Just because you are paranoid, doesn't mean they aren't out to get you......

  8. #8
    Quote Originally Posted by Hornet 6 View Post
    So Hilver rings are not what they once were, is that because they were not competitive, went out of busines and were bought by Tasco, then sold to B-Square who seem to make eveything in china.
    I have a set of original Hilvers for 3/8 dovetail, and a set of Tasco made ones for the same dovetail, the Tasco ones are cheaply made (but usable), the Hilvers are ok, but not brilliant.

    Neil.
    Actually Hilver were out out of business by a nasty vindictive anti gun government in Australia. Who were most put out when teh deal was done to sell the rights to lynx of South Africa. Where B-Square got involved I do not know.

    Hilver used to make a lot of Rings/mounts for others to sold under their own names. The Tasco World Class being a case in point.

    It was not the business which failed but forced out due to political whim.

    B-Square of course got swallowed up by Blount and have declined since along with RCBS if their case mouth deburer is anything to go by.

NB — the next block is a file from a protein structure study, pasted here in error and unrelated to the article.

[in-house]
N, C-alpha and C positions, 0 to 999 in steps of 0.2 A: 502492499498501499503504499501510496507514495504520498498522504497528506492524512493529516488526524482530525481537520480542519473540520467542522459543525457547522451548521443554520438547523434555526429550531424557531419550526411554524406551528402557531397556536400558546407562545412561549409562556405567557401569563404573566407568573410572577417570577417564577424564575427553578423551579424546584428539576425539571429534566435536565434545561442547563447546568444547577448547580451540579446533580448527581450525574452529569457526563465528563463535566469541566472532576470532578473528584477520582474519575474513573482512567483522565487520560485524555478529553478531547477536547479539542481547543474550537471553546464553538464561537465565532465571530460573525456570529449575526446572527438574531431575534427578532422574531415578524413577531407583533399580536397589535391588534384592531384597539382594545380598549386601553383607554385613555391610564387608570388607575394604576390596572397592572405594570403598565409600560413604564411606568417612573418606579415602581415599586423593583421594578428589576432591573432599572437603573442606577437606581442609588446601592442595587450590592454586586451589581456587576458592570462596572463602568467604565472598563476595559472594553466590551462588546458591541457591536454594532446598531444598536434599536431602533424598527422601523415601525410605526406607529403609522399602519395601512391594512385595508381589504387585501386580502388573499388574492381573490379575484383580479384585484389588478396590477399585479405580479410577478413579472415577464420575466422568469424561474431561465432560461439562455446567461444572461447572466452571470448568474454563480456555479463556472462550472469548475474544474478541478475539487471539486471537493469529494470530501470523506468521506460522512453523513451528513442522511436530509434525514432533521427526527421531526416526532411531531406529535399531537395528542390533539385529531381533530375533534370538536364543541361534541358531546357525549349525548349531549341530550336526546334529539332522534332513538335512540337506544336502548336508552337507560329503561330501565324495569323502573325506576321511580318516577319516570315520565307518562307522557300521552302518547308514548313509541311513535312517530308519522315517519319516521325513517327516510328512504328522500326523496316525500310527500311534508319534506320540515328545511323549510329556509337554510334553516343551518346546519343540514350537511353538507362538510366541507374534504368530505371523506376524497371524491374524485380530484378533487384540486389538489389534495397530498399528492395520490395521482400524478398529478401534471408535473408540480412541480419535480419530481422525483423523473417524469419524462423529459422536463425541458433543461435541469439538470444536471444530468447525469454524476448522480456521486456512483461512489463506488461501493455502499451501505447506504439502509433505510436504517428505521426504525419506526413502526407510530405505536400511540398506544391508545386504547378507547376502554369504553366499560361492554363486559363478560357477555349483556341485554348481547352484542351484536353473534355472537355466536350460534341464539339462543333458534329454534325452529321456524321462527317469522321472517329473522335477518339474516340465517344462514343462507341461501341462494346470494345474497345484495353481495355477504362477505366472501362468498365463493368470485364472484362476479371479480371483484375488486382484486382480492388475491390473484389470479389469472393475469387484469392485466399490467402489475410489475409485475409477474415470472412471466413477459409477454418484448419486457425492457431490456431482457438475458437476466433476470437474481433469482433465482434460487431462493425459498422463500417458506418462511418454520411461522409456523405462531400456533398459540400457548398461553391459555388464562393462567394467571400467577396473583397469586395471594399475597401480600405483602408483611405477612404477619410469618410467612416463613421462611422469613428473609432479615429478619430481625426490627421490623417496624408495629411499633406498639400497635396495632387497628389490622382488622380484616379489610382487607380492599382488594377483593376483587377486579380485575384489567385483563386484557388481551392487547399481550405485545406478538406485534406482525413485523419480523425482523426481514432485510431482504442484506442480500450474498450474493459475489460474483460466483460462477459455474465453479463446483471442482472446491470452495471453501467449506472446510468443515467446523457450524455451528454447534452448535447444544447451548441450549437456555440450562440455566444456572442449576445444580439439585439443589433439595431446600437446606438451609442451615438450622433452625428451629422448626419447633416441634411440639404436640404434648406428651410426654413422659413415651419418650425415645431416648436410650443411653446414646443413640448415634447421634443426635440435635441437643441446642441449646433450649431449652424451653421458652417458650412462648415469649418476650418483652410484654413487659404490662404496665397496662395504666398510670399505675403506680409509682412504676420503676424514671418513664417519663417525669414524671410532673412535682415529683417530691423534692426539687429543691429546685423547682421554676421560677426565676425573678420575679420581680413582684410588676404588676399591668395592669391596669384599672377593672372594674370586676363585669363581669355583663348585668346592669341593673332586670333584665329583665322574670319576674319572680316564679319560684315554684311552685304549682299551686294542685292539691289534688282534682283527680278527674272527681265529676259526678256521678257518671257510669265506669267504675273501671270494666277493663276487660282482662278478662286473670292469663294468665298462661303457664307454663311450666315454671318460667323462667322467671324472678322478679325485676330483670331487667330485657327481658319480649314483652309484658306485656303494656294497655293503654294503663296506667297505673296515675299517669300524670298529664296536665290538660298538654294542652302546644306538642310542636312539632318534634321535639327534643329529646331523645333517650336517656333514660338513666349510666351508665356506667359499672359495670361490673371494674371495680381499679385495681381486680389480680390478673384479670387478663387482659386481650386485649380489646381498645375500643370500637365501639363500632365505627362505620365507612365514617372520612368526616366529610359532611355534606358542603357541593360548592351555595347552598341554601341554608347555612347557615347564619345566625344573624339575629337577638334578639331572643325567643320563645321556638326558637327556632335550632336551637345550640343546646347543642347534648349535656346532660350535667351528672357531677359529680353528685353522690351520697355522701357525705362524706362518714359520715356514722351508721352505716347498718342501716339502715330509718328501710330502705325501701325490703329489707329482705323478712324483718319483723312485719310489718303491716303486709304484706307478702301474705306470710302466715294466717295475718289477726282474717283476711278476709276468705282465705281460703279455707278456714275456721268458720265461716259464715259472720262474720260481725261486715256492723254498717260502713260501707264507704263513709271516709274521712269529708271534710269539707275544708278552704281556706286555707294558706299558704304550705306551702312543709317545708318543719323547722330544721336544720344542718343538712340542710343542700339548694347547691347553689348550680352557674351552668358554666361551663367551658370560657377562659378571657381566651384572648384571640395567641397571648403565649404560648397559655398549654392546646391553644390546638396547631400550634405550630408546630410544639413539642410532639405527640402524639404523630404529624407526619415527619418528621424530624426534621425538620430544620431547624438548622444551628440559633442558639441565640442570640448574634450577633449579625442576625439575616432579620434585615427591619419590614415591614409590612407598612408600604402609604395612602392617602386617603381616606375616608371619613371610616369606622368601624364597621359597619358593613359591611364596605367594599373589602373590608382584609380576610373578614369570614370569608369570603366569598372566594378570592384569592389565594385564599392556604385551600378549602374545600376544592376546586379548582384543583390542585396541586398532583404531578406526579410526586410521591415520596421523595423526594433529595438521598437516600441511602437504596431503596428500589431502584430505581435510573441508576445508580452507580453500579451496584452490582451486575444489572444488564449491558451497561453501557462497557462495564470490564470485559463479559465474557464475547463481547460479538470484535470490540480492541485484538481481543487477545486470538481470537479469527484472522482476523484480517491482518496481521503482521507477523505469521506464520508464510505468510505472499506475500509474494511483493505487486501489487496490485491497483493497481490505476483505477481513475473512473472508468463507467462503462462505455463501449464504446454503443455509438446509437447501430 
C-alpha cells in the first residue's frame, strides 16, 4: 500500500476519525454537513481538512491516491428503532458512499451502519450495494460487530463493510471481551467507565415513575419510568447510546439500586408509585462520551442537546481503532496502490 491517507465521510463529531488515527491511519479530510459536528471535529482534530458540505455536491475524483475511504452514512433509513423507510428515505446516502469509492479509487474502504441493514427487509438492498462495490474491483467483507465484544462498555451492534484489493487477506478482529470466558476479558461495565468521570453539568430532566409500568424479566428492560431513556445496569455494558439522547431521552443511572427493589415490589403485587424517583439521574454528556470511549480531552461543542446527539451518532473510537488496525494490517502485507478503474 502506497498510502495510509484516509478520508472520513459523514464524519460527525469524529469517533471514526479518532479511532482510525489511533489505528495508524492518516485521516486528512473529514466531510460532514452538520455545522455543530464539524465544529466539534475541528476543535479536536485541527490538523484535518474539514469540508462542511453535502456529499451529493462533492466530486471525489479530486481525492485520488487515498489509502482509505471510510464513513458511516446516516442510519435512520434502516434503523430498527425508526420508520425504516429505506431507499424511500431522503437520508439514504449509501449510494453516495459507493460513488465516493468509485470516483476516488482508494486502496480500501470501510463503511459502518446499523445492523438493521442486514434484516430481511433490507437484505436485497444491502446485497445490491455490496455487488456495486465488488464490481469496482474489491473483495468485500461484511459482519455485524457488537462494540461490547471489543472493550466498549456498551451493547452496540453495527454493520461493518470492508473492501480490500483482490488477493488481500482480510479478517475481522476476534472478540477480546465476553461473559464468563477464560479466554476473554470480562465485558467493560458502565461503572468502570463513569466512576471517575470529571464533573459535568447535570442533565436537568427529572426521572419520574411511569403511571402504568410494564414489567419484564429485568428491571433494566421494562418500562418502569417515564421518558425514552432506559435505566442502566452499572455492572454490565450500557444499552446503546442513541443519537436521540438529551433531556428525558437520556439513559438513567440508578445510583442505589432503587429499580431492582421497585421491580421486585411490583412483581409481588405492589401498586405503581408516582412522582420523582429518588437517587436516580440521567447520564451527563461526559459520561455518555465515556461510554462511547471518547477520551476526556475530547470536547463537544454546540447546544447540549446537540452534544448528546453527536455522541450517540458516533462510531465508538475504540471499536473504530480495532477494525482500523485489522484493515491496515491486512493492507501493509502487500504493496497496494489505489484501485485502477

I must have about a dozen sets of the Hilver mounts.

  9. #9
    Quote Originally Posted by Claret_Dabbler View Post
    One of the problems is the need for repeat sales in a market that is not really growing. If you make a product to the standard of a 1970's or 80's Sako, or a Sauer 202 for eg, how often will the customer need to buy another one?

    Bloody hell, I am agreeing with BH. Time to examine the navel.....
    Don't worry you will get over it and I cannot see it lasting I believe this is the second time too but am not counting you know .

    Oh yes funny how in reloading stuff the axim is buy the best same with optics........................... they seem to do allright.